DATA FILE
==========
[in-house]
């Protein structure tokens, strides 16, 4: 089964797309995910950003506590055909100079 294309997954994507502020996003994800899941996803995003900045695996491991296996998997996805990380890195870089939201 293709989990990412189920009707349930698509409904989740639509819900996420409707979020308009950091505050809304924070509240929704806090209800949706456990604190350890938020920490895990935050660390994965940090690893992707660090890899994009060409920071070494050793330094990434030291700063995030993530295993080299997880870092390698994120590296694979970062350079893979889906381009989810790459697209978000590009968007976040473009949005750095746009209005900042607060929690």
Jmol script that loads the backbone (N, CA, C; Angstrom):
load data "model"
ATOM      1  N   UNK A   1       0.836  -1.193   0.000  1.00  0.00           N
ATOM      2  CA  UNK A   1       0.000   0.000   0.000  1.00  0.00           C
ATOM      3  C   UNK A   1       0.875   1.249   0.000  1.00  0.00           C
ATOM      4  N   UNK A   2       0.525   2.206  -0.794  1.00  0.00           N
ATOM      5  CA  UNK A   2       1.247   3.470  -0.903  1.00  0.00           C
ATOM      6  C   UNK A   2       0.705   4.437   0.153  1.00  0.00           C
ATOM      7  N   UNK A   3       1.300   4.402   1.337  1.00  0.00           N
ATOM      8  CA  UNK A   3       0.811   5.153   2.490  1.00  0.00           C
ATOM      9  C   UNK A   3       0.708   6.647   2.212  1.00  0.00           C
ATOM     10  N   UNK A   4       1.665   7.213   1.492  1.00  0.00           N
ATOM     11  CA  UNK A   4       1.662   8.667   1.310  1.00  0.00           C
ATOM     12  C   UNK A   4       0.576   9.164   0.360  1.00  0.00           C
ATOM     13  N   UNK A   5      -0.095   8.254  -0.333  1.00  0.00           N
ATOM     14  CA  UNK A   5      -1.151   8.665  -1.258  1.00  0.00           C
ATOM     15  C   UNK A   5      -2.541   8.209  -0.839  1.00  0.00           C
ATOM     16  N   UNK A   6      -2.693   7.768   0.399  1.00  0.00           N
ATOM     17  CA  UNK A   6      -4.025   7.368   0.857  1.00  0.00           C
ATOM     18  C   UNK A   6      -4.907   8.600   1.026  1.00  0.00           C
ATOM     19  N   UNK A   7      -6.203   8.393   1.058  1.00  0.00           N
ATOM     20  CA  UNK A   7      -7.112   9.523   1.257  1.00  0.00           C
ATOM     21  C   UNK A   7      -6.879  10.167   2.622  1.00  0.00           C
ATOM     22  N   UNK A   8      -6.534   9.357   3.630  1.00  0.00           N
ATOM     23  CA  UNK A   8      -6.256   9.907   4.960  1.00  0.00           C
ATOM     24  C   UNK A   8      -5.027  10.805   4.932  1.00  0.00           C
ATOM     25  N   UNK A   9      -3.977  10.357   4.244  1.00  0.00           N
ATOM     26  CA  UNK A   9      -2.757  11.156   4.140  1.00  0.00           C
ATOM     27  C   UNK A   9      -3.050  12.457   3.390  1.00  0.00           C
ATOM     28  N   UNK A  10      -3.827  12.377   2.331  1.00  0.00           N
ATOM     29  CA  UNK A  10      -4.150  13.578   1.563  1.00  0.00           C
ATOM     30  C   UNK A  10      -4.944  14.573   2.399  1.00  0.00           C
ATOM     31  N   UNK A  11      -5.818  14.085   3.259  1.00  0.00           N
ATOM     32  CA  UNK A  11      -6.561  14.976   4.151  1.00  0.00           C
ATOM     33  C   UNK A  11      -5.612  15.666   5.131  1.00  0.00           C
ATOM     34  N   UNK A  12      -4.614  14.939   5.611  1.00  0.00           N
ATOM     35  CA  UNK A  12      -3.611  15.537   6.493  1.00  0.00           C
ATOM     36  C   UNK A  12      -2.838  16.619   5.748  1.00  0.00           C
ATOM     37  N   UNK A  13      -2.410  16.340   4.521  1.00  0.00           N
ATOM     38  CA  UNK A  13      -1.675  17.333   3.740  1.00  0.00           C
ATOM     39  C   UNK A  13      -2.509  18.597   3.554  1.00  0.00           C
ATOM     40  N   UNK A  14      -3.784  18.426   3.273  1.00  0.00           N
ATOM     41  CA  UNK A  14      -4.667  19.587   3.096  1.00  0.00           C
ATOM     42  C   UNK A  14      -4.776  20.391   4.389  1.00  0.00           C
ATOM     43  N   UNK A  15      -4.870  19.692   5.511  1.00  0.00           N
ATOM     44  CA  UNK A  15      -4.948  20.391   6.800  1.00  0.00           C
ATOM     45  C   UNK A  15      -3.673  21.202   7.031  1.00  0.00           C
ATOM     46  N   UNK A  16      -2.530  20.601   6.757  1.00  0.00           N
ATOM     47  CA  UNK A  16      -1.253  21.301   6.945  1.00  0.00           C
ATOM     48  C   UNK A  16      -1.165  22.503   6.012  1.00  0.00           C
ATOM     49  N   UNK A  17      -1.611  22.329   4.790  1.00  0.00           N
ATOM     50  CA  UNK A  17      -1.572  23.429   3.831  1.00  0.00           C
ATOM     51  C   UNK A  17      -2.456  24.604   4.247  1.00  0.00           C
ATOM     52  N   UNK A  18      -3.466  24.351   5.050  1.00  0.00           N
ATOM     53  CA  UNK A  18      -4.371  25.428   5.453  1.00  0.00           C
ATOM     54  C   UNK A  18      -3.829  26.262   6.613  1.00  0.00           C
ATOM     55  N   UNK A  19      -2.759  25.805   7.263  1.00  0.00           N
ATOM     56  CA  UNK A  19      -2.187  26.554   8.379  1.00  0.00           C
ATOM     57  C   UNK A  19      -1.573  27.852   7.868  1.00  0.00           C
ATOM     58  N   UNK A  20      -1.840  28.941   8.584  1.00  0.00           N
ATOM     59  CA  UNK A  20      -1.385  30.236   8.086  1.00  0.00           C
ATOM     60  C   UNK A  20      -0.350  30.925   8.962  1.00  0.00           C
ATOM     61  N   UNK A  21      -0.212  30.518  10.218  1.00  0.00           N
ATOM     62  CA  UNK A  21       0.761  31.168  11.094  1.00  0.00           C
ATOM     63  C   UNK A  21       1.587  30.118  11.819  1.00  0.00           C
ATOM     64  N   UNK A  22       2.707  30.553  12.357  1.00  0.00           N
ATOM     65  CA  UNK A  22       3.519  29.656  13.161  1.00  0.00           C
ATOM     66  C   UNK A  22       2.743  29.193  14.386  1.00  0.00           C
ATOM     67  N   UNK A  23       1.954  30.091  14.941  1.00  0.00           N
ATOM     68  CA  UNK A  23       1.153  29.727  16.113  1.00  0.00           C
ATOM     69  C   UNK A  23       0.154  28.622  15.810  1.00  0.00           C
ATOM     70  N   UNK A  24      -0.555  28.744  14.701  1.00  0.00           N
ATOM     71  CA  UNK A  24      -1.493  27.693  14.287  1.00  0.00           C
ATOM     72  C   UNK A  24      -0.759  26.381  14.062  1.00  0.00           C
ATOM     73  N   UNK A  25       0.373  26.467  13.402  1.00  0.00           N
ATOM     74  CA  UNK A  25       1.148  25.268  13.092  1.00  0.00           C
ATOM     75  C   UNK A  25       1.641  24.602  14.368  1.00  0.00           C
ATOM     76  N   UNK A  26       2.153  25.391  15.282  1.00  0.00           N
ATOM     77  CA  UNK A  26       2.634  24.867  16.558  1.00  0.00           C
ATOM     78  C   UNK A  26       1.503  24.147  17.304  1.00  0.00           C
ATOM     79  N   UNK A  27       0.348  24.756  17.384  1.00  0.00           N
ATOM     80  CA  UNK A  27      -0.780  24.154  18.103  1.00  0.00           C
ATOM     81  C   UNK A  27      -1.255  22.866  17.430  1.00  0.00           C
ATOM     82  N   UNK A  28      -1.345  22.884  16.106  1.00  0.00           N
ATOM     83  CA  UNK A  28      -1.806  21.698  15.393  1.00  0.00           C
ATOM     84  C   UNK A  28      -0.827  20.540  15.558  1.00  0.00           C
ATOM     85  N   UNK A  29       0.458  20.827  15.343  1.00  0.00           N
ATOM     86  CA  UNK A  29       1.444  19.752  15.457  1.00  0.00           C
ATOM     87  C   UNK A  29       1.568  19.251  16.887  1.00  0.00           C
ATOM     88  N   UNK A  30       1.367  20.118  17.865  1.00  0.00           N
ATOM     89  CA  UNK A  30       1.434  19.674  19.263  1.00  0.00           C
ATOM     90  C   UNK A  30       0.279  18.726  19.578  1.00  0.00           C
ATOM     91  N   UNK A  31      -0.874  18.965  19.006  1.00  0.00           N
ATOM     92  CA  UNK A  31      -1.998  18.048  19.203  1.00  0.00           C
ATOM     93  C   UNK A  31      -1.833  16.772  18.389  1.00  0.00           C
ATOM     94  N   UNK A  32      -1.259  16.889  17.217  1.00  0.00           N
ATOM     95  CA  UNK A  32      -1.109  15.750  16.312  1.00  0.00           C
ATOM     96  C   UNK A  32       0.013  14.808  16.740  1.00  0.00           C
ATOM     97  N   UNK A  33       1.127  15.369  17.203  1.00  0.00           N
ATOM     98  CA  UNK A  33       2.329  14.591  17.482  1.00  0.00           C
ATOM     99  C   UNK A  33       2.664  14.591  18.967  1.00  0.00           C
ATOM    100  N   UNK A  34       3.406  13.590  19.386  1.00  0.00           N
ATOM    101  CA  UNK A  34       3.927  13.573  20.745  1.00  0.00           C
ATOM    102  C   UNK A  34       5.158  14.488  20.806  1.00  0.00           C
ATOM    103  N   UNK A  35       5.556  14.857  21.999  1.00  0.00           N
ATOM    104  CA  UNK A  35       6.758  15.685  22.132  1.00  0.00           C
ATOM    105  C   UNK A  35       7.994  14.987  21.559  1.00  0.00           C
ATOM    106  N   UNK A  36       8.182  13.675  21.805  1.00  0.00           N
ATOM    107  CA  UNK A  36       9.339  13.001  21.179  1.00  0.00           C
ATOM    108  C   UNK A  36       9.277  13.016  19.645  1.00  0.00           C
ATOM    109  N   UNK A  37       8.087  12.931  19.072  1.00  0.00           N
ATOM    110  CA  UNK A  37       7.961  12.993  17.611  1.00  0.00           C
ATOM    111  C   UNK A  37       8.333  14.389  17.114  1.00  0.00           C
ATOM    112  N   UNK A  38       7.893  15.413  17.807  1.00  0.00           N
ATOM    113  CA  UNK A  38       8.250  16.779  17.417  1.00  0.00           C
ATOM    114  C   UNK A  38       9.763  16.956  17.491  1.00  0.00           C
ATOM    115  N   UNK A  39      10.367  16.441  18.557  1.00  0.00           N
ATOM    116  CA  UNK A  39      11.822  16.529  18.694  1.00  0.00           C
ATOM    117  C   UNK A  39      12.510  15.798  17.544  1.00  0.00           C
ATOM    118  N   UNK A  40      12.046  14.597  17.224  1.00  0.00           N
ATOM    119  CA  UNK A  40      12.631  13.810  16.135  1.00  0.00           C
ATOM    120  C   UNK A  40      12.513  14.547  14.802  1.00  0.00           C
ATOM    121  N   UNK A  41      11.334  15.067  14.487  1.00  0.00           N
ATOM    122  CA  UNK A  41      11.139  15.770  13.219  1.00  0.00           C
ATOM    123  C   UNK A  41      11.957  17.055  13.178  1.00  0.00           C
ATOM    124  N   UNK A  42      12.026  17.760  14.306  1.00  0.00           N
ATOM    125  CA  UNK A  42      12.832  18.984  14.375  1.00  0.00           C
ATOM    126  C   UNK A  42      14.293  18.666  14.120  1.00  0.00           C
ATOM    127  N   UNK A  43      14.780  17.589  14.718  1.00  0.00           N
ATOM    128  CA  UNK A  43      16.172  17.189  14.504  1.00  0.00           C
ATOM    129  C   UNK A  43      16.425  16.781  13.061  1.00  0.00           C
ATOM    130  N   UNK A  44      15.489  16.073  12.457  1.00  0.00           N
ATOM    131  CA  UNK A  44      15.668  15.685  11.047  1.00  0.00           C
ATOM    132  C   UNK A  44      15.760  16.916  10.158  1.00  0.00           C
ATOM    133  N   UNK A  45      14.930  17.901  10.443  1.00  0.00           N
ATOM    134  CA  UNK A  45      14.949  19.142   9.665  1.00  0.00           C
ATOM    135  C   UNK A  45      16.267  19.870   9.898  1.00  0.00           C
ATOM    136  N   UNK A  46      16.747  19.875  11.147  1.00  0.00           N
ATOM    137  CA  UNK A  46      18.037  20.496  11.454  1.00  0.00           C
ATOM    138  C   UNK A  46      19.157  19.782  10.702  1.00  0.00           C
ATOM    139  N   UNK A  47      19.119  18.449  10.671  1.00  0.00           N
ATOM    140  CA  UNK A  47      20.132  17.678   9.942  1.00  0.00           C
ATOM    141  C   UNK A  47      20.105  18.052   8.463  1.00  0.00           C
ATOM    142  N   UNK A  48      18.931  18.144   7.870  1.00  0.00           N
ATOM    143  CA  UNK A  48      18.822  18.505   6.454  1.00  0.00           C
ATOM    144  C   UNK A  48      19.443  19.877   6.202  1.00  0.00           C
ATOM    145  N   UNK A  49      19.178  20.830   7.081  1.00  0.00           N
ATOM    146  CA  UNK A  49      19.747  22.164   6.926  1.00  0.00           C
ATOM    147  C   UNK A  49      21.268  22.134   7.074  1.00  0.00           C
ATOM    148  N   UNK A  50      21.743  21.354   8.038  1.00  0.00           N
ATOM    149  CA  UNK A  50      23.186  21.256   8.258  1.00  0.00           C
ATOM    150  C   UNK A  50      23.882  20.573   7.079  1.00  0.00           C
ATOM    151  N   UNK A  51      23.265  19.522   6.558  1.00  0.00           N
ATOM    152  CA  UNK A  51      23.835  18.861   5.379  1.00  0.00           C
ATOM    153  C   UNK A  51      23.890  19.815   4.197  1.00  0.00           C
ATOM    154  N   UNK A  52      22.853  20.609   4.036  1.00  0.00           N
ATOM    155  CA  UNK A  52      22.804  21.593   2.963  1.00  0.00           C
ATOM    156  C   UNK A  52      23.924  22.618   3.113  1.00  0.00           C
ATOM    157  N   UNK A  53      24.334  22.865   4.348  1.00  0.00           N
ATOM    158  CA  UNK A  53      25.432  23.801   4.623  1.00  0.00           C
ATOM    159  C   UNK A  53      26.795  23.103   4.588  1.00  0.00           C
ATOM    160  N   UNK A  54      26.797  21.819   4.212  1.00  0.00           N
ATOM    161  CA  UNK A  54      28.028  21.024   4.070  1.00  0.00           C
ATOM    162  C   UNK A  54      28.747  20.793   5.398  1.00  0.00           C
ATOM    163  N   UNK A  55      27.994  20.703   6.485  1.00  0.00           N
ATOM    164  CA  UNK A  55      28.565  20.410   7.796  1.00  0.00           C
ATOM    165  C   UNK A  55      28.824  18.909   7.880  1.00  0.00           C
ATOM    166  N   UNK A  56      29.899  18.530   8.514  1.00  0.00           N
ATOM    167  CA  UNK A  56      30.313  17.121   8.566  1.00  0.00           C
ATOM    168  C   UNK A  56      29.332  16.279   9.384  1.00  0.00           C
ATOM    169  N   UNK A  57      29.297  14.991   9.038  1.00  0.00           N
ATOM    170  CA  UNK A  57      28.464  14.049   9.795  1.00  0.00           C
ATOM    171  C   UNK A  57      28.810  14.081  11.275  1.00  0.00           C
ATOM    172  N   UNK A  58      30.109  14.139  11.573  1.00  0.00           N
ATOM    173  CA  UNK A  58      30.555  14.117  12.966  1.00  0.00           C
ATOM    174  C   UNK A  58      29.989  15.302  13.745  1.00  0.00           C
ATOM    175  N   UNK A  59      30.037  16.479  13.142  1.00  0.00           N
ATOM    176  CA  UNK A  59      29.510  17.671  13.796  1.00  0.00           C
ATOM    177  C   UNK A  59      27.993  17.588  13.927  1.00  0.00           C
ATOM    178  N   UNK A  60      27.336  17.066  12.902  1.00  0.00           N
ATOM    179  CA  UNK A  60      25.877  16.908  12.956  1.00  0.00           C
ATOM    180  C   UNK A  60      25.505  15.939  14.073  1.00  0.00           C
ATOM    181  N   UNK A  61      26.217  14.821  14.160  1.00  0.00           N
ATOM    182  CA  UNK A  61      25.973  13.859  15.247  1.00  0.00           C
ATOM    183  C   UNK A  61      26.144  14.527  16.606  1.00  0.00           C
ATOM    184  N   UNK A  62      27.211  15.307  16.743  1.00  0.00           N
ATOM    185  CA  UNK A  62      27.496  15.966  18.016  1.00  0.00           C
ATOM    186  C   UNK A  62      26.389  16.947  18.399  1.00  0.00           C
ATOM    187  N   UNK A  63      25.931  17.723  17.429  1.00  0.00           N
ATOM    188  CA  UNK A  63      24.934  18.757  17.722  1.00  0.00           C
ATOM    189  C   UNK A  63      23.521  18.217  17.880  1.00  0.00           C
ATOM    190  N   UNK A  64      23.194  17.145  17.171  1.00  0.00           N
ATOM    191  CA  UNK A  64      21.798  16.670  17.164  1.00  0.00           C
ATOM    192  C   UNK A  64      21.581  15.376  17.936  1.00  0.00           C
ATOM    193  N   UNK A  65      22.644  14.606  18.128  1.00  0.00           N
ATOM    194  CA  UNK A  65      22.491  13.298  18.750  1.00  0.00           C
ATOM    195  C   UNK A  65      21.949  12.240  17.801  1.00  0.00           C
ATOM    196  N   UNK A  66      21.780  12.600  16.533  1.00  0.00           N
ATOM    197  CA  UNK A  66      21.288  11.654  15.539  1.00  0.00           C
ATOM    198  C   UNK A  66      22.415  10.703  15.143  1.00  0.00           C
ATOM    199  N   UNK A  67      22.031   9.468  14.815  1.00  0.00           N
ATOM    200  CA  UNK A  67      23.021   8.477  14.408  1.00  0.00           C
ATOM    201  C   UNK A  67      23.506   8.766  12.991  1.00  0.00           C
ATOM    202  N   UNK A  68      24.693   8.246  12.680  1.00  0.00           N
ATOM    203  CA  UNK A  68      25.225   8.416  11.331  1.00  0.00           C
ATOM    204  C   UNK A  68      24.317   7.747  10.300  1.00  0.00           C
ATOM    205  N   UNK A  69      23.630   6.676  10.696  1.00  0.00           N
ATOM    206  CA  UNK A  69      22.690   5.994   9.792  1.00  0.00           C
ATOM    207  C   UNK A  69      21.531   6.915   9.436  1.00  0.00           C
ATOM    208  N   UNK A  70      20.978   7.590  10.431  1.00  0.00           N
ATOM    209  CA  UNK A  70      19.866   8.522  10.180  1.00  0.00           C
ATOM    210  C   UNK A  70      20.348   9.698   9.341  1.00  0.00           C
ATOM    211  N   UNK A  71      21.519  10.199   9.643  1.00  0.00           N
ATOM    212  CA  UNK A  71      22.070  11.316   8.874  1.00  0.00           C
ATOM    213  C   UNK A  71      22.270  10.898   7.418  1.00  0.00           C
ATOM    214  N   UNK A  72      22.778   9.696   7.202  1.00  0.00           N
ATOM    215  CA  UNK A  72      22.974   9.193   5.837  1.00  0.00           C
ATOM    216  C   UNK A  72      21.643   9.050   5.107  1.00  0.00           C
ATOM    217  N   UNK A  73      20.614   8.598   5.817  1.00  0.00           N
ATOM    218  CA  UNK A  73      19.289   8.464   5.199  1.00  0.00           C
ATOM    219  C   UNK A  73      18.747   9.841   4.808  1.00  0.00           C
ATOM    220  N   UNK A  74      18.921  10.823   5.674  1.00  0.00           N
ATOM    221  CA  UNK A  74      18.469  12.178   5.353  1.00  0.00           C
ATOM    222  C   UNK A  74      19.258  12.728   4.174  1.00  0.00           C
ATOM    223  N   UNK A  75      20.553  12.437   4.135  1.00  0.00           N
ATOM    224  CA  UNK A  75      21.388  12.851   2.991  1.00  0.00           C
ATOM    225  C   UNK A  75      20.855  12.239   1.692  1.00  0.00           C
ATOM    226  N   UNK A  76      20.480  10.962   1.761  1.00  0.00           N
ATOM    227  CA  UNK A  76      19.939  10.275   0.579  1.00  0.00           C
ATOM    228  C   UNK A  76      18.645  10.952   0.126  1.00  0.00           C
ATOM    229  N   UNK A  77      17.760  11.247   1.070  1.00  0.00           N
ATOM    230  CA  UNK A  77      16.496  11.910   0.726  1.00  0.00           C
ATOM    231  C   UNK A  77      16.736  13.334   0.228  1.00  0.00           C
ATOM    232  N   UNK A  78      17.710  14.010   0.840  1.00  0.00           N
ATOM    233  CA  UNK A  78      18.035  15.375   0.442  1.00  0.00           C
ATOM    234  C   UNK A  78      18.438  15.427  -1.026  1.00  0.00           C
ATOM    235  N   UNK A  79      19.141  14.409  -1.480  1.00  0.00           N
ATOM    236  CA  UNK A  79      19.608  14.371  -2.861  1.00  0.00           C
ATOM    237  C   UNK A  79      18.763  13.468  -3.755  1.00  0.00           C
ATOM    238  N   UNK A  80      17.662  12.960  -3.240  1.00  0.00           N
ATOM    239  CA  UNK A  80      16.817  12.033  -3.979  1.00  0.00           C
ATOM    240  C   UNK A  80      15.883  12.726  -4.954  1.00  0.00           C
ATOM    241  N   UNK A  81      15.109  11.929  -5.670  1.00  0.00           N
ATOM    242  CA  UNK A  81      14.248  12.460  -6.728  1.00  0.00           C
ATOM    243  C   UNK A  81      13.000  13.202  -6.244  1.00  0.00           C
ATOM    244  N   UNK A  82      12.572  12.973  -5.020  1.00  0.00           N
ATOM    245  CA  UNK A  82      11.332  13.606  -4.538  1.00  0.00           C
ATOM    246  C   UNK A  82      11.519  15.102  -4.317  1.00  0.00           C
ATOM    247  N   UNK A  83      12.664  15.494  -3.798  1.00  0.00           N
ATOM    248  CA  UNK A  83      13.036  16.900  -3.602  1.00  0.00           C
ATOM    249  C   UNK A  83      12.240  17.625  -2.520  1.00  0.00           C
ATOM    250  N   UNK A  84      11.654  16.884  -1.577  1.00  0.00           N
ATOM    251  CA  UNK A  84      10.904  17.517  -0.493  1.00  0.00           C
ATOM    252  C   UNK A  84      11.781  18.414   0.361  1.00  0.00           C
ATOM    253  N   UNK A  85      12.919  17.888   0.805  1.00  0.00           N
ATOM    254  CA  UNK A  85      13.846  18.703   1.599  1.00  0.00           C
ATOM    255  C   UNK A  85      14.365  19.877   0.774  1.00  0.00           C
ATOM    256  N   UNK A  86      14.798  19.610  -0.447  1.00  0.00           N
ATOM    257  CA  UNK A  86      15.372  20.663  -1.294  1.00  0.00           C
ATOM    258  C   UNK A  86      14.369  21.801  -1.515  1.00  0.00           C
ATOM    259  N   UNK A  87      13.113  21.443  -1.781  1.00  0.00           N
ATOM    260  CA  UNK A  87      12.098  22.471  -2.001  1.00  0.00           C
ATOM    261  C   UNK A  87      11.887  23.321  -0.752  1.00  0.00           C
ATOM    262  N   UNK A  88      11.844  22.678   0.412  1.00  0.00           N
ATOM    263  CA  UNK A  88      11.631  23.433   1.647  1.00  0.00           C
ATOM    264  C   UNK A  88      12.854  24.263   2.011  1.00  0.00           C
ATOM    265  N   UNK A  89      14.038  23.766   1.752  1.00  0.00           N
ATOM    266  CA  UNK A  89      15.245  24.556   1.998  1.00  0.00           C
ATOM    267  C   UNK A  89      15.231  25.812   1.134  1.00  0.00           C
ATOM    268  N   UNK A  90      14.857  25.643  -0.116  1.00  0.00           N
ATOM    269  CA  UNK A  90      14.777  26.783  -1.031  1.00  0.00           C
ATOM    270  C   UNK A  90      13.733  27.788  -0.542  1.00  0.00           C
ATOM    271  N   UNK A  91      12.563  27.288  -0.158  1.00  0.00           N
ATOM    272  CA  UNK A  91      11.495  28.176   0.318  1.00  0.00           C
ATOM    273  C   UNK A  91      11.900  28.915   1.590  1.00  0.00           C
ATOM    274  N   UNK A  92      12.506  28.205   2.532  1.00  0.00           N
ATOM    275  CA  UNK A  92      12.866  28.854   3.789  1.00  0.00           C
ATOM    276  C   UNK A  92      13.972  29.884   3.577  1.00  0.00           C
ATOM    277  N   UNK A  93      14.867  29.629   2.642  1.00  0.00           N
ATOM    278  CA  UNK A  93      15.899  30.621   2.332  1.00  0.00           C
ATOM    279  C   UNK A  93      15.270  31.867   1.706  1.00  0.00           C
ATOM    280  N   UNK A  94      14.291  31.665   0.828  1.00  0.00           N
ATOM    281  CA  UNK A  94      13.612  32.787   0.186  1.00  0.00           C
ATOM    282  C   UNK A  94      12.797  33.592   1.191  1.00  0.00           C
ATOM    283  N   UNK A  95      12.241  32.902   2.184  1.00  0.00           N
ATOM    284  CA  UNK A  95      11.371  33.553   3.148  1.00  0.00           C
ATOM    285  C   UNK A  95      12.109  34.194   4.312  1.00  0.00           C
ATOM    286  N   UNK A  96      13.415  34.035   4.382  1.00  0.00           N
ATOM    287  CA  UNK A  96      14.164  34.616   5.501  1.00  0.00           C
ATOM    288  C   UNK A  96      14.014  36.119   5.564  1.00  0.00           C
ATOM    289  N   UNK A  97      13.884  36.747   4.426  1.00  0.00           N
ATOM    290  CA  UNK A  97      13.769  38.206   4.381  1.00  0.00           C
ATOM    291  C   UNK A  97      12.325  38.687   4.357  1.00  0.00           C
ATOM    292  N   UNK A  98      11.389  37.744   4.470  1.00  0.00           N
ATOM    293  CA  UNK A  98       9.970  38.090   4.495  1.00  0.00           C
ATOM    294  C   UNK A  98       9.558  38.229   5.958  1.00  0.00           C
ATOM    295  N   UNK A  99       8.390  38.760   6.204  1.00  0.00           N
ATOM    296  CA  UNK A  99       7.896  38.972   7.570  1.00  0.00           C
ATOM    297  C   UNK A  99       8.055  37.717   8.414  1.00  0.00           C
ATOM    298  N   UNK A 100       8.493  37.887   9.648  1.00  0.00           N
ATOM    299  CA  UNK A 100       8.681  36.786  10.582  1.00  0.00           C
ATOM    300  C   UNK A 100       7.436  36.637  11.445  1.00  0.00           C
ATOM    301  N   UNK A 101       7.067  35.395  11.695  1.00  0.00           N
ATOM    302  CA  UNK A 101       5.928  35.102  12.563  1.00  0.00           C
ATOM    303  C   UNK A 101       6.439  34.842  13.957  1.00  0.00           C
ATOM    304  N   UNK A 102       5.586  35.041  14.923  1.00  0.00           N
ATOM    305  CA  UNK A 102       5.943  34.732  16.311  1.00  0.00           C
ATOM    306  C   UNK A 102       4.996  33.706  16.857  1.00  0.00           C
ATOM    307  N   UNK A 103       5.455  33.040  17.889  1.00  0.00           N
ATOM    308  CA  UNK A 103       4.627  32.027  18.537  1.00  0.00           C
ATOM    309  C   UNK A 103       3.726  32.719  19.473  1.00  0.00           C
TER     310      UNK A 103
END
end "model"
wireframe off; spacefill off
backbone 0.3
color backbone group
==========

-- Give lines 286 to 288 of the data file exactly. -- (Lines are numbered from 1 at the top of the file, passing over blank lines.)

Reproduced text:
ATOM    282  C   UNK A  94      12.797  33.592   1.191  1.00  0.00           C
ATOM    283  N   UNK A  95      12.241  32.902   2.184  1.00  0.00           N
ATOM    284  CA  UNK A  95      11.371  33.553   3.148  1.00  0.00           C